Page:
Are you body-shaming your child?

You've heard the term body-shaming, for sure. It's done to actors, models and even ordinary people like you and me. But as a parent, are you body-shaming your child? Of course not, you'll say. But just stop for a moment and think. Body-shaming needn't be just criticising someone for their size and figure. It can be a lot more subtle. It can be encouraged in your child when you tell them that they should look a certain way. Or when you make them believe that being beautiful has something do with being fair.

Look closely at the day-to-day things you say or do at home:

- When you wake up your child, do you say 'Get up, my prince, my beautiful baby!' or something similar? I have been doing this all the while, and it isn’t the first thing he needs to hear.

- When your little one sees you sipping tea or coffee and asks for it, you say "If you drink tea you will become dark-complexioned." Is there anything inappropriate about being dark?

- When you get him or her ready for the school day: "See? My daughter is the prettiest." Looking pretty? Is that all you want her to concentrate on?

- When he walks under your legs, do you say, "You will not grow in height!" Why is it so bad to be short?

- When he or she watches TV from too close a distance, do you comment "Do you want to have spectacles on your face and mar your look?" And then we wonder why kids call bespectacled people names like Chashmish.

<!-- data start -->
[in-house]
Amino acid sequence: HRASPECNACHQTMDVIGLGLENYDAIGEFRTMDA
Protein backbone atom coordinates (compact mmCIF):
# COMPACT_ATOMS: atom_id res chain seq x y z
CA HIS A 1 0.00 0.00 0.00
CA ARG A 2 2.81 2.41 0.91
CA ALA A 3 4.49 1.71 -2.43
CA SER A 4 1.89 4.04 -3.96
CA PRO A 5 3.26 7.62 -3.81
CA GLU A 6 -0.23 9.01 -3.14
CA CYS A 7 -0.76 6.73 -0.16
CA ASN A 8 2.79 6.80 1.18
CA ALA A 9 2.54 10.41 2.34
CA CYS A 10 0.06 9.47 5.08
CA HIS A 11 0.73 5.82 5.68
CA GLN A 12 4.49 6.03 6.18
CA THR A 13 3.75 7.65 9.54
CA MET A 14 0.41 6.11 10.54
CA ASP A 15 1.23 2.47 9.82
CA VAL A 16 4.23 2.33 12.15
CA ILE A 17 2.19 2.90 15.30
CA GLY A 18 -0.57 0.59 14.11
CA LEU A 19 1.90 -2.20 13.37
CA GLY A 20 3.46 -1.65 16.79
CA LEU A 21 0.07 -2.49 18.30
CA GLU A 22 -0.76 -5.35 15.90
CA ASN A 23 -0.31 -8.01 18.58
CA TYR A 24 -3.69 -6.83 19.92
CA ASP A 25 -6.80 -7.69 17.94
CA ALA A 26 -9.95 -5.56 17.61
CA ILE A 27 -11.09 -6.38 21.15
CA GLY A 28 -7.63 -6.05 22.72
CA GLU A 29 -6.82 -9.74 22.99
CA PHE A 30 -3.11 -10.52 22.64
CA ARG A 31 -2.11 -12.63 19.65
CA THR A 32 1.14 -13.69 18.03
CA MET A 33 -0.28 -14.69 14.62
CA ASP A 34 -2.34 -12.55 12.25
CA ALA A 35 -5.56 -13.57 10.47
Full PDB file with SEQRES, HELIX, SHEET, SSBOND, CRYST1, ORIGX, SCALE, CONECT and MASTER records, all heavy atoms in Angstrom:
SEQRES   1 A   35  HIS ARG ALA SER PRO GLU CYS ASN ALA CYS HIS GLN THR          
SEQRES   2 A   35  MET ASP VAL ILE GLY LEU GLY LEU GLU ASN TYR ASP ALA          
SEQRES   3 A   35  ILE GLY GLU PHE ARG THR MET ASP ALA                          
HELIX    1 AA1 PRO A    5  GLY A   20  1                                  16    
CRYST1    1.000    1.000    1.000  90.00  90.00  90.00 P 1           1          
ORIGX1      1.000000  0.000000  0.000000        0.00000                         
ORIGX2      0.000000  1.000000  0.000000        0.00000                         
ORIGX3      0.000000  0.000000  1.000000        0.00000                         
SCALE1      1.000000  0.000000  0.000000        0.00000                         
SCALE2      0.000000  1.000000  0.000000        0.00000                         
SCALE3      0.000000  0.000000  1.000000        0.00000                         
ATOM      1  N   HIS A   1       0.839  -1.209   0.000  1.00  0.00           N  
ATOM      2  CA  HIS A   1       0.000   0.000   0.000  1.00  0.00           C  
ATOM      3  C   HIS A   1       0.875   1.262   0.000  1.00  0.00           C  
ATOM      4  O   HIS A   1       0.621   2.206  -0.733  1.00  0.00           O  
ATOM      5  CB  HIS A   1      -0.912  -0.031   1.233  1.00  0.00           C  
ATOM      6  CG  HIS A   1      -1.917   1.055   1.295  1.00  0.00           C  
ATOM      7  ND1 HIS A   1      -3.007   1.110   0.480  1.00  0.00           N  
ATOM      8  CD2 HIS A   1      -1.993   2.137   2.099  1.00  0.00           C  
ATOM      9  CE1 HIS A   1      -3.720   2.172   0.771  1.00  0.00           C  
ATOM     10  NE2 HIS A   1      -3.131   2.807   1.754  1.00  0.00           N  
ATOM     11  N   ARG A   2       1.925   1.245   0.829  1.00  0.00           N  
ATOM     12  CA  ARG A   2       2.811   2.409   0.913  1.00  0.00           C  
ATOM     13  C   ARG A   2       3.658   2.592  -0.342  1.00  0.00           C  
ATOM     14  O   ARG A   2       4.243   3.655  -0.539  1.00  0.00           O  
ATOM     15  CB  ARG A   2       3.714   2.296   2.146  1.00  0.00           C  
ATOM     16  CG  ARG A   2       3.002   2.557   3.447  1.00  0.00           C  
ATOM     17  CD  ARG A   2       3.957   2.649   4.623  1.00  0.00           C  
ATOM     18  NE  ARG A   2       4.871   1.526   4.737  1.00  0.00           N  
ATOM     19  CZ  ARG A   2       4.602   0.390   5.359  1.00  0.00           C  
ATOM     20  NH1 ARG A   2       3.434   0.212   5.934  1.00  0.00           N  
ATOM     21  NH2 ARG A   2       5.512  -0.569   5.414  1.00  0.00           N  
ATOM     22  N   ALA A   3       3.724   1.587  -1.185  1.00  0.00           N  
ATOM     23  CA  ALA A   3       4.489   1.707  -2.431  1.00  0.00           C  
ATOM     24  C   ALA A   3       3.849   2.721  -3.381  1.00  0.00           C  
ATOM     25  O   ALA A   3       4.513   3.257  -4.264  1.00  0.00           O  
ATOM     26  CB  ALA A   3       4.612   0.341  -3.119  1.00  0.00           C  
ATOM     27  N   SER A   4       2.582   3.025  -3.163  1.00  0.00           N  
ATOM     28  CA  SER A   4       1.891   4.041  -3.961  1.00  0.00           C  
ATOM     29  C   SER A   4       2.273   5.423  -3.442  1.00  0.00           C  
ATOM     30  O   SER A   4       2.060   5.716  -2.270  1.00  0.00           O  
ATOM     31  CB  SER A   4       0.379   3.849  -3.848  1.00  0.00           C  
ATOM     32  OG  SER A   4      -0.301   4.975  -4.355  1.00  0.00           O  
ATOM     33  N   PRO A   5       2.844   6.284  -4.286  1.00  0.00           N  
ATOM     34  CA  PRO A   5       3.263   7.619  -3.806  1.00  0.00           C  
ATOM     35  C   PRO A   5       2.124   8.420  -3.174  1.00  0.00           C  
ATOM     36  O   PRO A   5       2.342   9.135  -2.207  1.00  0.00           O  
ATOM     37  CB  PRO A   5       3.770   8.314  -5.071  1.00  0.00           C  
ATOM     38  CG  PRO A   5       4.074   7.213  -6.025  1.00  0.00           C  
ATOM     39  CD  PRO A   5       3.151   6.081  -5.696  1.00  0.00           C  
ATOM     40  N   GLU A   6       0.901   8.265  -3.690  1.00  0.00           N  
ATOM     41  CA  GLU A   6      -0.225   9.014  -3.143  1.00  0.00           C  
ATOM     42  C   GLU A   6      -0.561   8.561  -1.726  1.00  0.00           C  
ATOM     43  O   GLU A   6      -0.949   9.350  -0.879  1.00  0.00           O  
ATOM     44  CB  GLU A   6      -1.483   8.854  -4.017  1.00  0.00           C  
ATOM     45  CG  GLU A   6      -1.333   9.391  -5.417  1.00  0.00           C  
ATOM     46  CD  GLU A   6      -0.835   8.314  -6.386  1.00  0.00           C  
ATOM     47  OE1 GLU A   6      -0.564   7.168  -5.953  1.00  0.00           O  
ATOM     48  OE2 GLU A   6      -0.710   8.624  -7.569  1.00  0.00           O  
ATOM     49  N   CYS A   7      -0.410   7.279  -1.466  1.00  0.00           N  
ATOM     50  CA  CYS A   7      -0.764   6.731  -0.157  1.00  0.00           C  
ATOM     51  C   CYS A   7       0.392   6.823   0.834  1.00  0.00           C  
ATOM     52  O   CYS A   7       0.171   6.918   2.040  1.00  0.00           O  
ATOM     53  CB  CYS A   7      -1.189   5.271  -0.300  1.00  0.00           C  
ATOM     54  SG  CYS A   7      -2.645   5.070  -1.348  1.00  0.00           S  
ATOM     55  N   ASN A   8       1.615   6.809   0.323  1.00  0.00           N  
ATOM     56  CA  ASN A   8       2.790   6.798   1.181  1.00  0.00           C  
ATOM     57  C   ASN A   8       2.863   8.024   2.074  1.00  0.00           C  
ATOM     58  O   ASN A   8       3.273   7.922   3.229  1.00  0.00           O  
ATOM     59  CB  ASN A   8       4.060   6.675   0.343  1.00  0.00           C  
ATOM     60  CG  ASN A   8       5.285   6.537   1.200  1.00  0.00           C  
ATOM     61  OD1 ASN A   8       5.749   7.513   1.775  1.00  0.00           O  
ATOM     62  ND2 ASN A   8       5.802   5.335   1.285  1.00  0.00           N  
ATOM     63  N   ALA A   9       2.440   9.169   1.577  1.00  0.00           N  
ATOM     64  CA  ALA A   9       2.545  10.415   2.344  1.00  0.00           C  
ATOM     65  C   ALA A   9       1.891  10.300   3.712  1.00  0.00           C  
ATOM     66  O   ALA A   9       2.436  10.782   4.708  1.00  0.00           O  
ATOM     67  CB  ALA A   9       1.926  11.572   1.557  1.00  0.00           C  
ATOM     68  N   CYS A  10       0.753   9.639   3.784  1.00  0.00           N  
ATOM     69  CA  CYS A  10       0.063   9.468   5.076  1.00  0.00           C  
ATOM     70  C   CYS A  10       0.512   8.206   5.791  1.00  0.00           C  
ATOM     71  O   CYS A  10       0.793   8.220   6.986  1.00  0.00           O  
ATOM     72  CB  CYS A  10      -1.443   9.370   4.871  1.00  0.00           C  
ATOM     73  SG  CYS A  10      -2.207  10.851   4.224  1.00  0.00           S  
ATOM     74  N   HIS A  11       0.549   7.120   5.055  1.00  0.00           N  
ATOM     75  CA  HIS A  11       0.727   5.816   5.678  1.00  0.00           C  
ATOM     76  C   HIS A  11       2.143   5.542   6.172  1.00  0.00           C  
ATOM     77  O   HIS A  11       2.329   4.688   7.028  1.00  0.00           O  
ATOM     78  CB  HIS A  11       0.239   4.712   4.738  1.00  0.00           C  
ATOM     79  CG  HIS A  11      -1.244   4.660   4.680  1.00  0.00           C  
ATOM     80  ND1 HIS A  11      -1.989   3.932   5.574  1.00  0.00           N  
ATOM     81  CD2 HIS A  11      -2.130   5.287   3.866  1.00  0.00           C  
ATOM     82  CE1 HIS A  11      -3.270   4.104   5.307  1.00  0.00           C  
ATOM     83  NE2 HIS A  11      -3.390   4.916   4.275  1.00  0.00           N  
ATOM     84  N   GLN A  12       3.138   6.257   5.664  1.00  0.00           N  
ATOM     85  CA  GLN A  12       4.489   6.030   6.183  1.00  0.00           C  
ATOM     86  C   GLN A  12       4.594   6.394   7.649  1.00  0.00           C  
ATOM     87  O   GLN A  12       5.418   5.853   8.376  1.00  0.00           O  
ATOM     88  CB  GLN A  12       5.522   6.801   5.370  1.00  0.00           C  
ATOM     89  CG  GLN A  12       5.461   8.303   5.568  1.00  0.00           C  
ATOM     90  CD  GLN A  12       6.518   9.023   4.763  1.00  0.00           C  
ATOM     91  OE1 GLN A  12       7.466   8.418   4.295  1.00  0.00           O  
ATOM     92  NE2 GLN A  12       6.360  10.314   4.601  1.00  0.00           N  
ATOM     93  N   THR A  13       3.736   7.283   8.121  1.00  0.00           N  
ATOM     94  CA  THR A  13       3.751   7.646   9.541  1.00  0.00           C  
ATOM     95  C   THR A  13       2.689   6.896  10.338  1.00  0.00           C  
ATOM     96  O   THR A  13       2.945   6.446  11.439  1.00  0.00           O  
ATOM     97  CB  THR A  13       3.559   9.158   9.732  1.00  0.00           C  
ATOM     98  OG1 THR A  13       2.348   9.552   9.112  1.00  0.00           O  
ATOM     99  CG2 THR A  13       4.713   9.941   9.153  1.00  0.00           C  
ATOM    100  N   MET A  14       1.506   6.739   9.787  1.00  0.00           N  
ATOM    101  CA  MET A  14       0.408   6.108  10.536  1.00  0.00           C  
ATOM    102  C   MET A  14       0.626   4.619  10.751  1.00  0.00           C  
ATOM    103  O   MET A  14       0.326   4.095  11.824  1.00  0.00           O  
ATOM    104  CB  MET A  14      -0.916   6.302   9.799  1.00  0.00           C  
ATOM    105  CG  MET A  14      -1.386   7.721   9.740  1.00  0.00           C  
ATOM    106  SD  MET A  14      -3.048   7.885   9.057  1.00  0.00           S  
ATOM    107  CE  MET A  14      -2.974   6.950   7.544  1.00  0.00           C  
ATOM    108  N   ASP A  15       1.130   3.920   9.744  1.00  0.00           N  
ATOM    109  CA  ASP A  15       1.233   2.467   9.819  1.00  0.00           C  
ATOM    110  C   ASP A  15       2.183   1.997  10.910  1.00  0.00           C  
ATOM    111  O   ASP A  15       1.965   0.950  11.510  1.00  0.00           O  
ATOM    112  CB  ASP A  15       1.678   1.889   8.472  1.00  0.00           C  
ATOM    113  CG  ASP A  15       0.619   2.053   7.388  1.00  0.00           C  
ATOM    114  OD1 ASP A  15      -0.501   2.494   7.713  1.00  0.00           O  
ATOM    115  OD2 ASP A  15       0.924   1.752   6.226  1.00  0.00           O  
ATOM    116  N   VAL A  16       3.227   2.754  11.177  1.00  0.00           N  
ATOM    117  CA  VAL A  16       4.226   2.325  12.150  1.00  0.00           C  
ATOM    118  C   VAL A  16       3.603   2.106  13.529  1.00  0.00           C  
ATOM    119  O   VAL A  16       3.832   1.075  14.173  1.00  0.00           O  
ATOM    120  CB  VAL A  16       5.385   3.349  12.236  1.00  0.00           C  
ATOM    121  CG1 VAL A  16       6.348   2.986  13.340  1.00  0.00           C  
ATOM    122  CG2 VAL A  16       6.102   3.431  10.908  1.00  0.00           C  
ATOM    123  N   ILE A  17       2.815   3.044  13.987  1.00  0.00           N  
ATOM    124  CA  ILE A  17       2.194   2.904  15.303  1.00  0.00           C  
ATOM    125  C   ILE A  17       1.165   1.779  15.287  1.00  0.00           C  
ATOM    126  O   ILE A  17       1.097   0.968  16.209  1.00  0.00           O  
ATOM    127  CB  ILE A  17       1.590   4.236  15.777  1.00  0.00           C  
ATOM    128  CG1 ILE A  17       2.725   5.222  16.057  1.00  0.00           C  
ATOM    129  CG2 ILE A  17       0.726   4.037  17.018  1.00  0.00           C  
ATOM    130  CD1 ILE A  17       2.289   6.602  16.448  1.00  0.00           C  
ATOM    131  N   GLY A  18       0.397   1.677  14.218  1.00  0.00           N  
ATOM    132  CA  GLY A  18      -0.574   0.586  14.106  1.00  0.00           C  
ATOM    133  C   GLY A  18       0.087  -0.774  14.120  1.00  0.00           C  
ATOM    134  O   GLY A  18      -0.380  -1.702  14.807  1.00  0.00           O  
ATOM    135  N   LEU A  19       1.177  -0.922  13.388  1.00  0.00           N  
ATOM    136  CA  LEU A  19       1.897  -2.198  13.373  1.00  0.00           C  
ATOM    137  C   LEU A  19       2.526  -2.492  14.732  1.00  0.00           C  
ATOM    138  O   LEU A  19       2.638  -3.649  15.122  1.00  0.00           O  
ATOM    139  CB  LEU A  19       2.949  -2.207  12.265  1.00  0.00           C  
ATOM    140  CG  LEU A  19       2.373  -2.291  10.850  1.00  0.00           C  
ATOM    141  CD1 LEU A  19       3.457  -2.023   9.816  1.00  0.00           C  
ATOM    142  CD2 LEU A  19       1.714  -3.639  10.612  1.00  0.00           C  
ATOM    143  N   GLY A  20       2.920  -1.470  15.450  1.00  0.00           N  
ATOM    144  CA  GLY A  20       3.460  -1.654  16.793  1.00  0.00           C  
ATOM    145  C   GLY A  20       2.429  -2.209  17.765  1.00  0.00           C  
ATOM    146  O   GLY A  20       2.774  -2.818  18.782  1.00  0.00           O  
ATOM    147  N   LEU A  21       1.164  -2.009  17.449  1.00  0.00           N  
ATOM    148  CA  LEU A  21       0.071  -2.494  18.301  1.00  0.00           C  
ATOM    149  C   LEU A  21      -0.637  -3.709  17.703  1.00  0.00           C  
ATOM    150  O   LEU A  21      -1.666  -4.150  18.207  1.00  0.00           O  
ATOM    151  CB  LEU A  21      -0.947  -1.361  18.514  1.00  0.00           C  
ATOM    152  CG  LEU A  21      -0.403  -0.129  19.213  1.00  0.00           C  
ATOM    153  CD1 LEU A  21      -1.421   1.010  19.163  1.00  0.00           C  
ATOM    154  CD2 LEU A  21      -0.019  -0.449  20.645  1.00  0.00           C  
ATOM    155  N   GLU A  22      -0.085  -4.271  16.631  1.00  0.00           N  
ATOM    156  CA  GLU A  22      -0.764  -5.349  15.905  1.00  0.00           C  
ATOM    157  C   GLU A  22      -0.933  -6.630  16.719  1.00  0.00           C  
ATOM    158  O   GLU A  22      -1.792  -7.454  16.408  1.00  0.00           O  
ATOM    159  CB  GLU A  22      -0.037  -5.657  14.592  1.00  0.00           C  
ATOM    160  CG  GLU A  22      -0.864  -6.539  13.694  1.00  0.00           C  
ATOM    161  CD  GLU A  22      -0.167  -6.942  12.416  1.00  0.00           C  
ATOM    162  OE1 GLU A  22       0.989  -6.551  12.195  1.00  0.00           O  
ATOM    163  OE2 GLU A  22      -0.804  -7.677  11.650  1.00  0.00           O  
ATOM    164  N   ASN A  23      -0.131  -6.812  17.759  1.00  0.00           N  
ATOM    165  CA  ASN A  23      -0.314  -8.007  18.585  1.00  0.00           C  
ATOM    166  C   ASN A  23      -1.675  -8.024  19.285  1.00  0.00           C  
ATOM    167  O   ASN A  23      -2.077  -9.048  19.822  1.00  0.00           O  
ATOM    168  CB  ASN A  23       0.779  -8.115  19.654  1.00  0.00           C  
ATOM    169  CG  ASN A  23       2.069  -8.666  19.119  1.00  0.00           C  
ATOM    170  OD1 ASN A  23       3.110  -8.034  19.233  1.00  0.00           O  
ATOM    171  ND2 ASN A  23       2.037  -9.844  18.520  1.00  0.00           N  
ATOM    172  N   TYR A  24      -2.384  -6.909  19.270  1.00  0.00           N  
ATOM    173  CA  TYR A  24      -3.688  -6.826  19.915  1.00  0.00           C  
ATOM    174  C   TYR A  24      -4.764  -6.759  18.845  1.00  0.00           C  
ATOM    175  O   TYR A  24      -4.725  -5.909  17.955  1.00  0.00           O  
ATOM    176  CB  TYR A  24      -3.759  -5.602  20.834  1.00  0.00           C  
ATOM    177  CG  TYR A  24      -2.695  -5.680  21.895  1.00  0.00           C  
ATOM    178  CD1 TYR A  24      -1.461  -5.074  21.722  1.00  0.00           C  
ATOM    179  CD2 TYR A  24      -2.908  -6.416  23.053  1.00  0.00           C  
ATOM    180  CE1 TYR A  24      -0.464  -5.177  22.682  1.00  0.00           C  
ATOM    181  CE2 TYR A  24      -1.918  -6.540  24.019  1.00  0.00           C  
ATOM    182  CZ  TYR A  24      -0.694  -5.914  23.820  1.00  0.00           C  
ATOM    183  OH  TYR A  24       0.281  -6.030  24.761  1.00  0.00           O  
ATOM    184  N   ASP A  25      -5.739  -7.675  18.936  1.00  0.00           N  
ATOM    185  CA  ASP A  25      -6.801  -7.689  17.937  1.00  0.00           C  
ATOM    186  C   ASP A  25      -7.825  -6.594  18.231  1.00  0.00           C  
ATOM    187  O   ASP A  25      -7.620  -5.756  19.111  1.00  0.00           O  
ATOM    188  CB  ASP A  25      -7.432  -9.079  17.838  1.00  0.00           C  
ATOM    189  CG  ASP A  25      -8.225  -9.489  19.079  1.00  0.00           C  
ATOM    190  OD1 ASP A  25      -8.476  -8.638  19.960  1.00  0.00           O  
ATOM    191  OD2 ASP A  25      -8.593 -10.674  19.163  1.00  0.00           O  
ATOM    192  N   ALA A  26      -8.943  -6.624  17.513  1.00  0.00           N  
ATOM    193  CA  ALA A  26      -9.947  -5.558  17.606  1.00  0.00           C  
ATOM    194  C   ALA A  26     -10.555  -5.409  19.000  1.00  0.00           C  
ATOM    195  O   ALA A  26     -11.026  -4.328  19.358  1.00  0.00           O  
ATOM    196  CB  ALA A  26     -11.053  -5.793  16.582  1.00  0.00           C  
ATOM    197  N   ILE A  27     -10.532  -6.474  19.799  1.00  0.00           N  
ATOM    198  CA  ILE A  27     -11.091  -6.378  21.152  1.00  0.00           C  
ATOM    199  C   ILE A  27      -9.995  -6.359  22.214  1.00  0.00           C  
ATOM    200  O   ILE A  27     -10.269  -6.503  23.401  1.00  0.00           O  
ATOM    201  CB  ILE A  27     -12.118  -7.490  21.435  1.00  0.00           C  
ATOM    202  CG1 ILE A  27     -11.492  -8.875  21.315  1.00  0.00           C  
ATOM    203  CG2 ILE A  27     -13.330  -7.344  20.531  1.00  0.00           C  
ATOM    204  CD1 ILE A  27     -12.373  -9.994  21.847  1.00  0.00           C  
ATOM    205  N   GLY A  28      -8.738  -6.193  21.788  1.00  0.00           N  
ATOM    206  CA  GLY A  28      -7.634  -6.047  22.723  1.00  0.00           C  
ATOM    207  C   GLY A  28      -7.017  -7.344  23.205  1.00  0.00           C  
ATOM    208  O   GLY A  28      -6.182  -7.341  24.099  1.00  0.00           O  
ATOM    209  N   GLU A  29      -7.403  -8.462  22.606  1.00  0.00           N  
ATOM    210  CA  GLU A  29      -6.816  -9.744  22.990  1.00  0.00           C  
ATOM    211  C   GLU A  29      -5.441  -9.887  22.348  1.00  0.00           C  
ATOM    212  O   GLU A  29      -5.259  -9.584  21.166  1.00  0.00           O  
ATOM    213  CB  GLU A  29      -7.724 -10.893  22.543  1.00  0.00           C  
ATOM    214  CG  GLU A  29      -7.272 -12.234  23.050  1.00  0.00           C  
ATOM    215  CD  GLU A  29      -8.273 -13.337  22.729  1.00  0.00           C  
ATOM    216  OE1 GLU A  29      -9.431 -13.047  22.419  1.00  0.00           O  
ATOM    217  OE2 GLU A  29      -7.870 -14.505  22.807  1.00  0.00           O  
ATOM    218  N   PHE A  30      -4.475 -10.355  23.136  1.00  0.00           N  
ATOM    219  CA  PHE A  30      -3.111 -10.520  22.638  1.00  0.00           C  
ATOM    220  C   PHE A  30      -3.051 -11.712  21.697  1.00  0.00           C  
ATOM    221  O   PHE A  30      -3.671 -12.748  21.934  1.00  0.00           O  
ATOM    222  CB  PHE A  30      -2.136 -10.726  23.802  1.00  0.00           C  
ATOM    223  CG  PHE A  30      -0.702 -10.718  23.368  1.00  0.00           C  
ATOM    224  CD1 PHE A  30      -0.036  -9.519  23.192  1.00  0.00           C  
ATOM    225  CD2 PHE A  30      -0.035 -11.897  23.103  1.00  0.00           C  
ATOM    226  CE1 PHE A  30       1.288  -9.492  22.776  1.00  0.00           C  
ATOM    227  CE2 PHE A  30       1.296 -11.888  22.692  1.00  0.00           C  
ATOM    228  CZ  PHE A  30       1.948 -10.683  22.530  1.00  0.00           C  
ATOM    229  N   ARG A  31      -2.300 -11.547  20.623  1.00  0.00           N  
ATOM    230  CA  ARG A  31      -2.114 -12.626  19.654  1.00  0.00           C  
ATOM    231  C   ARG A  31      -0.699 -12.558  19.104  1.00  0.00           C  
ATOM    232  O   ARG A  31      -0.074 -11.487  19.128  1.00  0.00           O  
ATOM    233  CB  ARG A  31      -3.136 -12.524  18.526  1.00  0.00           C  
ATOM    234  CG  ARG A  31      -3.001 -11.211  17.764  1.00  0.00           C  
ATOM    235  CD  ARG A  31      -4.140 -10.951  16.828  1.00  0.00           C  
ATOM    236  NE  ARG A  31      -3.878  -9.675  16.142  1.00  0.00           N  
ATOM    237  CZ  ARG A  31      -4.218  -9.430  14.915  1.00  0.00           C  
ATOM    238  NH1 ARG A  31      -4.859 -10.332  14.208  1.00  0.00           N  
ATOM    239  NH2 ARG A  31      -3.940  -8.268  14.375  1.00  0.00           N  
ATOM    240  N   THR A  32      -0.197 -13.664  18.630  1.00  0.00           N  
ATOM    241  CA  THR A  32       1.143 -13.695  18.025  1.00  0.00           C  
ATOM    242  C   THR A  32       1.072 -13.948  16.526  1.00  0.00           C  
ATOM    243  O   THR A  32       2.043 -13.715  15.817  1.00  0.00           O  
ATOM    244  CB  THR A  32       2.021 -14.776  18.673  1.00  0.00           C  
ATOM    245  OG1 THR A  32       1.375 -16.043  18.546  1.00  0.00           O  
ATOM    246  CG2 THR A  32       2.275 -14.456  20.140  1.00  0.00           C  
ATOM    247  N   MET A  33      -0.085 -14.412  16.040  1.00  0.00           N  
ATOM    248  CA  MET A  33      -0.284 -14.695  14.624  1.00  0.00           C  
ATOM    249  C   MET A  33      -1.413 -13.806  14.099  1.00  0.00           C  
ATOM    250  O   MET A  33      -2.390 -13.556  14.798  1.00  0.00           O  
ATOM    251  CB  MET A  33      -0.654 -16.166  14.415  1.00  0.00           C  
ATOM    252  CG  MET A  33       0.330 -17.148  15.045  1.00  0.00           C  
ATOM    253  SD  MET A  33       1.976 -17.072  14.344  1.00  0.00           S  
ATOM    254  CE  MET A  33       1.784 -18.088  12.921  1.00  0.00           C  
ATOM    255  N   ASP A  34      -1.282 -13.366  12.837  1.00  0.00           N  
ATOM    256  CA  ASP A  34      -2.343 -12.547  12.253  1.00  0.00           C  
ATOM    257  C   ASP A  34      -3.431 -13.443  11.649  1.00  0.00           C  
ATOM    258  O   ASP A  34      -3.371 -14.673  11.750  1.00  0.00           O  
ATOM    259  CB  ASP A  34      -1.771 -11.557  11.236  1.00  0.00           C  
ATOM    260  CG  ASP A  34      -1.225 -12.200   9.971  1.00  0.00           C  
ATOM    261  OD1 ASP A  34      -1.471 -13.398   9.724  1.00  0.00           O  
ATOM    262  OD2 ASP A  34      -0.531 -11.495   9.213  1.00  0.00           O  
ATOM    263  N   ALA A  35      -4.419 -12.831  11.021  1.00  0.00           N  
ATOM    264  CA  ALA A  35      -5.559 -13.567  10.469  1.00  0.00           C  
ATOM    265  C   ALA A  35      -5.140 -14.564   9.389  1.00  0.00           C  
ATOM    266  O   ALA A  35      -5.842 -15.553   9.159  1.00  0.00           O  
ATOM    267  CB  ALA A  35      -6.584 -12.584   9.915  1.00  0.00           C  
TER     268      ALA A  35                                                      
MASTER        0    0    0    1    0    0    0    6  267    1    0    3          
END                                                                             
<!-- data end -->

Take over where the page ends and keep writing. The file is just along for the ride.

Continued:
Would you like your child to make friends based on people's looks? Would it be okay if she or he chooses a life partner based on how beautiful they are? Aren’t you making him or her feel that those who are dark or short not worthy? What will happen if the apple of your eye turns obese, too thin, too short or too tall as they grow up?

We as responsible parents know very well that life is not about looking good all the time. It is about feeling good, feeling happy and making others feel the same way. How we nurture our kids today decides what society is tomorrow. It's not wrong to tell your child you pretty or handsome they look, by all means, tell them. Just remember that it's not the most important thing. For a better tomorrow a positive, a healthy and a holistic approach is the need.